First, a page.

The collaboration between Lund and Robertson is clearly a successful one - reaping, as it has, an array of awards and widespread critical acclaim too. As such, its not a surprise to find that this was not a one off.

   "I am working on James's next film actually," Lund replies when I ask her what the future holds. I pry as to whether she can disclose any details at this point. "It's pretty early stages [but] its going to be a World War Two drama based on Shostakovich's Seventh Symphony. I'm kind of studying the score at the moment and picking out exerts and recording them on the piano and those will be used; they're intended to be used on the score but it's still early stages."

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   Whilst the future sounds incredibly exciting, I was eager to learn where Lund's journey had begun and what brought her to this point. After discussing the virtues of the scores for The Assassination of Jesse James by the Coward Robert Ford, The Social Network and Animal Kingdom ("you kind of didn't realise there was music - it would gradually creep in" Lund marveled), I asked if there was one soundtrack which inspired her when she was younger, which made her think "I can do this".

   "I started writing when I was about six years old," Lund informs me. "I started writing piano pieces - they were very simple mind you. But I did start composing at at a really young age and really loved writing music."

   "When I was about eleven years old or so, the film The Piano came out, and the score was by Michael Nyman - I just loved that score. We had the soundtrack in my house and I got my parents to get me the piano sheet music and I started learning the music. I thought one day I'd like to write music like this and have it played in a film. I'd say that was a score that really resonated with me growing up."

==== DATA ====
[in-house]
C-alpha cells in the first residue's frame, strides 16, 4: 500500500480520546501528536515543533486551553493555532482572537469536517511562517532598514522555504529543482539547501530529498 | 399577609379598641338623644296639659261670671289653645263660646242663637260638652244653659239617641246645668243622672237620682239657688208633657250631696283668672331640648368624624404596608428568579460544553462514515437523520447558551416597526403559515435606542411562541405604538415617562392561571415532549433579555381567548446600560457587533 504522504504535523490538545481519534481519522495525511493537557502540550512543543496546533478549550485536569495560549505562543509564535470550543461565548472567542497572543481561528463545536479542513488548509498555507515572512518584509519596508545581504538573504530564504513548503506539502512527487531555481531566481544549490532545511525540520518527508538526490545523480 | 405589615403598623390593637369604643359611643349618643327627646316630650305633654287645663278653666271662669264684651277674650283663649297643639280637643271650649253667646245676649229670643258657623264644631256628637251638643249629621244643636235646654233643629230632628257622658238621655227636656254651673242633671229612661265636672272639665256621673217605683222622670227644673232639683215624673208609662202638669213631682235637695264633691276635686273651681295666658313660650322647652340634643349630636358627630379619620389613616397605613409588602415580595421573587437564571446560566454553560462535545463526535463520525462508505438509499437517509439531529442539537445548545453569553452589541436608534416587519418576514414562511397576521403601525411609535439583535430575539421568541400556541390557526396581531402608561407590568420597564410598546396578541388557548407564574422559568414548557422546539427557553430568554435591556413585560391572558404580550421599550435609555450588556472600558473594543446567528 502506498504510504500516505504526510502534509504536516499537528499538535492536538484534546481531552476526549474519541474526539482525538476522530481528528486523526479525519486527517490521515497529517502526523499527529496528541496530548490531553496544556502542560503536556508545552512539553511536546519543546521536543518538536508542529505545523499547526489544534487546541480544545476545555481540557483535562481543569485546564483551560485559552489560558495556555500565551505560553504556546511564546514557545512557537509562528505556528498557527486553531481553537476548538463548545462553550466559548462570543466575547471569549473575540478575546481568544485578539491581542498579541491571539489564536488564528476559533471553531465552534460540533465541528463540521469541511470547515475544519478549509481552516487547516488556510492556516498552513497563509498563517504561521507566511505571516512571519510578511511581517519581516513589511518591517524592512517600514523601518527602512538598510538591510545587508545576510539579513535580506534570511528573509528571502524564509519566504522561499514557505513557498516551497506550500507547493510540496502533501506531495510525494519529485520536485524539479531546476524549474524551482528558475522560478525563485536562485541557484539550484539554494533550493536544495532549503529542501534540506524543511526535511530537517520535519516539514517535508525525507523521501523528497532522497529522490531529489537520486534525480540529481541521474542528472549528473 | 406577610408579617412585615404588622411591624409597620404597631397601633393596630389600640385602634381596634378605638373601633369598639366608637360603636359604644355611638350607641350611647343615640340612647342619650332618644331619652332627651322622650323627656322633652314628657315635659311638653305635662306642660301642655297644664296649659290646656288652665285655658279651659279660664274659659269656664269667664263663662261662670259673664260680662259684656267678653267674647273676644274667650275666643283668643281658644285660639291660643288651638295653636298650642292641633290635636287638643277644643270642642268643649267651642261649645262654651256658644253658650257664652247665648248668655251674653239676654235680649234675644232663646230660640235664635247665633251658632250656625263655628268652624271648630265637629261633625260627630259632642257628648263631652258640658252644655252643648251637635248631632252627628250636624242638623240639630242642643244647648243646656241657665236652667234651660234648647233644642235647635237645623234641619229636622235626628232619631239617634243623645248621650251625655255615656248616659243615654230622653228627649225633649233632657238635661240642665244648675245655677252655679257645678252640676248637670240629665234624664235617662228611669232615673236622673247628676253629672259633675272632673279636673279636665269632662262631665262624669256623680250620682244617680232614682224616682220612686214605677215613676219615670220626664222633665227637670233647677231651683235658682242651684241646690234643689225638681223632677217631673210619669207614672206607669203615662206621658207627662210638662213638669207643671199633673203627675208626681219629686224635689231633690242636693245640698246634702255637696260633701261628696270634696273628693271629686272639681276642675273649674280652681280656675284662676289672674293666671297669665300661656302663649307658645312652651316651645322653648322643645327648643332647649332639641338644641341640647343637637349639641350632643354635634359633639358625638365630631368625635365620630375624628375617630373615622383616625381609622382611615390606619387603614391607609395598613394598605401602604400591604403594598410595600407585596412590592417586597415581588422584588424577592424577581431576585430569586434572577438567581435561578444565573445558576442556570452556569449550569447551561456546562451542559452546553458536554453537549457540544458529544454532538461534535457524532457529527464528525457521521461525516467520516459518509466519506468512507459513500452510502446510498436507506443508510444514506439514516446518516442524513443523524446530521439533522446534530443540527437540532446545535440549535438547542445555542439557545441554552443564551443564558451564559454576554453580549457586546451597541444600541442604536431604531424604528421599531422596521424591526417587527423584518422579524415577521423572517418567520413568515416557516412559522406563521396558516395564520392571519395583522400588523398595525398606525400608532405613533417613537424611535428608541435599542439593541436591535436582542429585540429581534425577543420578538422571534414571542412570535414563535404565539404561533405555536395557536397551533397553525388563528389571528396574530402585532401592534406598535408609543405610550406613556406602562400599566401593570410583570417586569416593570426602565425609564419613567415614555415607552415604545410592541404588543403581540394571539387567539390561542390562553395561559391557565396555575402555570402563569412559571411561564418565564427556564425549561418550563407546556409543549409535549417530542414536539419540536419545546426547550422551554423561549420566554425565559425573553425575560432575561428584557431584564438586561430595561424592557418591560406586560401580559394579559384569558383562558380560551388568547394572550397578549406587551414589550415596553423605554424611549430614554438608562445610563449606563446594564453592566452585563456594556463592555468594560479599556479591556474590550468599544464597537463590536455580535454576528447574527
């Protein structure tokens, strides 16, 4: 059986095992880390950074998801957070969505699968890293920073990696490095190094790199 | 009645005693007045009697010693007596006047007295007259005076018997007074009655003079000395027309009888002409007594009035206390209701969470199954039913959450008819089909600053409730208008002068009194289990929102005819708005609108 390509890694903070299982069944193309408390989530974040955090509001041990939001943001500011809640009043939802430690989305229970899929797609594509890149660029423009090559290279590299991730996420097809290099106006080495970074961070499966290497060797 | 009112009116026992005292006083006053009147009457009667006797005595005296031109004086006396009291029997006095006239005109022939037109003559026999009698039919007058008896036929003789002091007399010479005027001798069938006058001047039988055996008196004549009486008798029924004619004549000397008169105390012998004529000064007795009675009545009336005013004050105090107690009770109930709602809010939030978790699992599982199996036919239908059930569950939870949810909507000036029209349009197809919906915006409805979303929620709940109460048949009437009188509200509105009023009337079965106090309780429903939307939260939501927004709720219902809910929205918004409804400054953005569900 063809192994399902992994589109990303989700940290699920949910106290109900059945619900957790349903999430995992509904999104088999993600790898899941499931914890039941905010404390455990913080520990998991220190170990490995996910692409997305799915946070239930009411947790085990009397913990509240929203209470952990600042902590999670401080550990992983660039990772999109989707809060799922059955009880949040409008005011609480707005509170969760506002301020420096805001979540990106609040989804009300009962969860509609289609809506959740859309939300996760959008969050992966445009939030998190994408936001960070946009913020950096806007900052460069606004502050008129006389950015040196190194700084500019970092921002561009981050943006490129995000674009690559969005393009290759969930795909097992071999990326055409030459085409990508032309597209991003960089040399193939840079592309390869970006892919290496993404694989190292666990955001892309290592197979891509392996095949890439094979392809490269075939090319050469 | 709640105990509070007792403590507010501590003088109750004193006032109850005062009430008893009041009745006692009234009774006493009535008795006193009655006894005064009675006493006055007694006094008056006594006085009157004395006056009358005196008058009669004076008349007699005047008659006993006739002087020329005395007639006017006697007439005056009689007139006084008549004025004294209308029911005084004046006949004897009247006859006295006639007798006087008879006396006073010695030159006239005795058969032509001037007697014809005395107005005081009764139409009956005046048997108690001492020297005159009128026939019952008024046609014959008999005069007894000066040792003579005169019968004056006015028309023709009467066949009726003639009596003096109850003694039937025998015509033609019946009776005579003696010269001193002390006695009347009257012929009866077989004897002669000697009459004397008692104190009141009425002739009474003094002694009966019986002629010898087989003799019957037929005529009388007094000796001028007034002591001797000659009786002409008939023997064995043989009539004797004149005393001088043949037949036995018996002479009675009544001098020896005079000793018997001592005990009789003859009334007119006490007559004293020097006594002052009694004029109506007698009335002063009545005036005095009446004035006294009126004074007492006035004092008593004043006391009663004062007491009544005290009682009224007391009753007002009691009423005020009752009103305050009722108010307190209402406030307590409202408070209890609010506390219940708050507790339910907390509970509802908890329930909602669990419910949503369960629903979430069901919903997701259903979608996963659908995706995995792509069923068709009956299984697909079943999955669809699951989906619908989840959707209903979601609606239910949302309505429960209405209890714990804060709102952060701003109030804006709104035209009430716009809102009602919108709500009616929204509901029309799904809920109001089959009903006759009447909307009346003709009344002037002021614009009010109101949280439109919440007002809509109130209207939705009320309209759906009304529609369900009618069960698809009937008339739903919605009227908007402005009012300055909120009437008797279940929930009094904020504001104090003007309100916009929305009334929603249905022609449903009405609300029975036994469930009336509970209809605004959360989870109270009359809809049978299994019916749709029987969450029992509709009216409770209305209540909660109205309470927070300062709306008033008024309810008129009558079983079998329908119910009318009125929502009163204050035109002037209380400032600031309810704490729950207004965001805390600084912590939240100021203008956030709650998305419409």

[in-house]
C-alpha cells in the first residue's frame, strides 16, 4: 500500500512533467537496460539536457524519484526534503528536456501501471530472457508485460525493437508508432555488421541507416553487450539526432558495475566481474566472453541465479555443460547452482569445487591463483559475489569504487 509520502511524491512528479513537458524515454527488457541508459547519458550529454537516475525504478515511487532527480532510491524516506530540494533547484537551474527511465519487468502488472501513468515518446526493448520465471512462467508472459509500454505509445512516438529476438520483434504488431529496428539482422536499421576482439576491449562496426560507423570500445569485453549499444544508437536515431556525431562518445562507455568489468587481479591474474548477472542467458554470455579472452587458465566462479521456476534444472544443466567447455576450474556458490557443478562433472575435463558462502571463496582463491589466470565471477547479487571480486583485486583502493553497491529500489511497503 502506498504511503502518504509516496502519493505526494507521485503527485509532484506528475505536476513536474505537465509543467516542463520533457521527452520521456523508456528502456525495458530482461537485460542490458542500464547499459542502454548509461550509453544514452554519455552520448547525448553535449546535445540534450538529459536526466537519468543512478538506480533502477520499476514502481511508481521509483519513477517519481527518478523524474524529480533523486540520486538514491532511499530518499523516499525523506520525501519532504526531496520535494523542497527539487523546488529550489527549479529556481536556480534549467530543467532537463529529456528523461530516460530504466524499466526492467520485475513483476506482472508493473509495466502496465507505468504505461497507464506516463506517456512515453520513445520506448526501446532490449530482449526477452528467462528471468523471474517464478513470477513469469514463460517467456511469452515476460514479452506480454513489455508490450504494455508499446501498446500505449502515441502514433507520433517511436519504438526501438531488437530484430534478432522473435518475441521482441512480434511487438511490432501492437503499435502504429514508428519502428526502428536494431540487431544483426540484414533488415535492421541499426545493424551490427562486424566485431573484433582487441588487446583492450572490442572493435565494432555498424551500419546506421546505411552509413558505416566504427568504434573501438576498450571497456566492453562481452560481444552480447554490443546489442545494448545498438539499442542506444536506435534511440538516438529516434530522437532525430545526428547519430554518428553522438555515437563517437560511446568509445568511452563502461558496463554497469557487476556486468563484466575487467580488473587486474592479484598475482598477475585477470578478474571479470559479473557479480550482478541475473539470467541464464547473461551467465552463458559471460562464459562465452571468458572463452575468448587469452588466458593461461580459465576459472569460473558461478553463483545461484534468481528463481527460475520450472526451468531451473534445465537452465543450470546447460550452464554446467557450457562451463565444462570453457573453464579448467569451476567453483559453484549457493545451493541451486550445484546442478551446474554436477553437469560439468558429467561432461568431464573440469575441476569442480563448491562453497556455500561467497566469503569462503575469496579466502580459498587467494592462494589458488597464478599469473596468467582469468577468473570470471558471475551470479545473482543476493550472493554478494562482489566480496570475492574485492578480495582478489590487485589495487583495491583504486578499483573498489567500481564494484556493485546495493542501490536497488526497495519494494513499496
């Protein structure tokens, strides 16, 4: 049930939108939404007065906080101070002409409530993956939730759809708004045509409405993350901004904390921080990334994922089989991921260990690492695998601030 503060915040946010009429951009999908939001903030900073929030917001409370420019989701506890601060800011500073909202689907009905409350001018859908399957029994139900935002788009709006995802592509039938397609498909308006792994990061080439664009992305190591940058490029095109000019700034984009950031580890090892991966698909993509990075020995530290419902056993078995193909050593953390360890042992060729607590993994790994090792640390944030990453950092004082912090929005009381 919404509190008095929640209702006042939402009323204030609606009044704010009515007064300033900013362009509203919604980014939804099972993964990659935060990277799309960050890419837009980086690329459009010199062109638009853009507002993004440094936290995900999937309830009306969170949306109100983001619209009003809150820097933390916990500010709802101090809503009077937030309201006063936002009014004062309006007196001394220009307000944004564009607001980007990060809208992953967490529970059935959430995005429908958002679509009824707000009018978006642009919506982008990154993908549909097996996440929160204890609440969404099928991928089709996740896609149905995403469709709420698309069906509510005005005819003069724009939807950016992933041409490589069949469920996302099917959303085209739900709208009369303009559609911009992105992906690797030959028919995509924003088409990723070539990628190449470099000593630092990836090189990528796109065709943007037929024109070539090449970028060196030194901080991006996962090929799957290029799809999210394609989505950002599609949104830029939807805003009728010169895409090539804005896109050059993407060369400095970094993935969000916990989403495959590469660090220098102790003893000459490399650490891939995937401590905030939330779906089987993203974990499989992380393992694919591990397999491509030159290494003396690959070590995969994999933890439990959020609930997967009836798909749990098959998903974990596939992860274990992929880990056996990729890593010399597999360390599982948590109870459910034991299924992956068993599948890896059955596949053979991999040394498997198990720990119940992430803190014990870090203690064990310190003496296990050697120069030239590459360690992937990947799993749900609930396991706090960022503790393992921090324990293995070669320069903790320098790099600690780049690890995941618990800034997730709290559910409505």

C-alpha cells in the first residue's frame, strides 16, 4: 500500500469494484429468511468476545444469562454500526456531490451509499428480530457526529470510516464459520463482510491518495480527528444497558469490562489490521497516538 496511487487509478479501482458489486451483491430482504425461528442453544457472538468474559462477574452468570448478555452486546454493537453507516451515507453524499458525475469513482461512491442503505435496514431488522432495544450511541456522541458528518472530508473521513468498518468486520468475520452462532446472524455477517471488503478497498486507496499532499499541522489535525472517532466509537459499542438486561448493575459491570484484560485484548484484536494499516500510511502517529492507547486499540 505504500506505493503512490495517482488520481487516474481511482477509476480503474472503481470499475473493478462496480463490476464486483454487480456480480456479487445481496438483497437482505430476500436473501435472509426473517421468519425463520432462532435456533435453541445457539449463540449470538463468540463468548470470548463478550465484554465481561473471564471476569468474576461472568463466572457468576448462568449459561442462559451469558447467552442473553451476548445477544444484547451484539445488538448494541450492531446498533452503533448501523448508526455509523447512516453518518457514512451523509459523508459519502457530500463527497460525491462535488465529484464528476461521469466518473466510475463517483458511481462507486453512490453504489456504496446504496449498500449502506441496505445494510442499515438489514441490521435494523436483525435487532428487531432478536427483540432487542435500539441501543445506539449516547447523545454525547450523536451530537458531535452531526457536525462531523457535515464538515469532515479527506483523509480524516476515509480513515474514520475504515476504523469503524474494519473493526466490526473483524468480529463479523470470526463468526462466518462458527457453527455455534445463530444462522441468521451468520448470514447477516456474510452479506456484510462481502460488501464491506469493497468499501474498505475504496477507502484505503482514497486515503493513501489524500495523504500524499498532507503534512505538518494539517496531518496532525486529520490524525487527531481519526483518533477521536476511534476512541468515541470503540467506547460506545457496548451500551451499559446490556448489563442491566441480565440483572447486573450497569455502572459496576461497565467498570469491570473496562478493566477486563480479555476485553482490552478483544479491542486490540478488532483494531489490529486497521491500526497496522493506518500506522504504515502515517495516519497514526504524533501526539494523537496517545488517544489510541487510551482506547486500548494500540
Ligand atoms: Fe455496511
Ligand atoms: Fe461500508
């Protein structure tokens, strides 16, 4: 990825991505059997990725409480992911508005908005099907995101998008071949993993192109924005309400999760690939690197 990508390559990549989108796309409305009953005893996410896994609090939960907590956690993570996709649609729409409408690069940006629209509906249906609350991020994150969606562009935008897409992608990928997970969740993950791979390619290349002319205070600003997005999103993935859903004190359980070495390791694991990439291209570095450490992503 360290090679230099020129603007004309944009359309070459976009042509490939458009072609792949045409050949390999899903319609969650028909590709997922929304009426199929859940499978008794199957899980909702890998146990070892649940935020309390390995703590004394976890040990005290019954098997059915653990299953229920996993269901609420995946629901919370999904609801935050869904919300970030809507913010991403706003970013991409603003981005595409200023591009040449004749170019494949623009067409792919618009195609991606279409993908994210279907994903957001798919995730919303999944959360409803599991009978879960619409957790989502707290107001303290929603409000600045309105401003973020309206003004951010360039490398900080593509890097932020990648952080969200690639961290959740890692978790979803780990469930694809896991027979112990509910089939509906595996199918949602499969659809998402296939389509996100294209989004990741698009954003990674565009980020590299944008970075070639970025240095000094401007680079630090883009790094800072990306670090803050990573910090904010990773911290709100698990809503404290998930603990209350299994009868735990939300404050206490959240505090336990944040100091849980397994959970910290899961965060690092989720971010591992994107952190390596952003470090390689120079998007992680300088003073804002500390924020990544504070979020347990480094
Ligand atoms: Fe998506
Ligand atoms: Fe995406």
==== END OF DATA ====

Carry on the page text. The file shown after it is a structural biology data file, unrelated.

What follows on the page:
I imagine, once more, what it must be like having one's compositions used in a movie and played in front of a large crowd and how thrilling that must be. I recall, too, the glee and the nerves in Lund's voice as she remembers her experiences of this and how her young dreams of having her music featured in a film came true. Finally I think maybe one day I'll conduct an interview in which the musician won't evoke Michael Nyman as an inspiration but will, instead, hope to have their compositions featured in a movie due to the soft, sweet score of The Dark Horse as written by Dana Lund.


   I'd like to take this point to offer my gratitude towards Dana Lund for volunteering her time for the interview, for her perspectives and for graciously persevering with this writer's shoddy internet connection and a flu which probably made most of my questions unintelligible.

   The Dark Horse opens in selected theaters in New York and LA from Friday April 1st - more information about the film can be found here . You can find out more about Dana Lund, and her work, over on her website: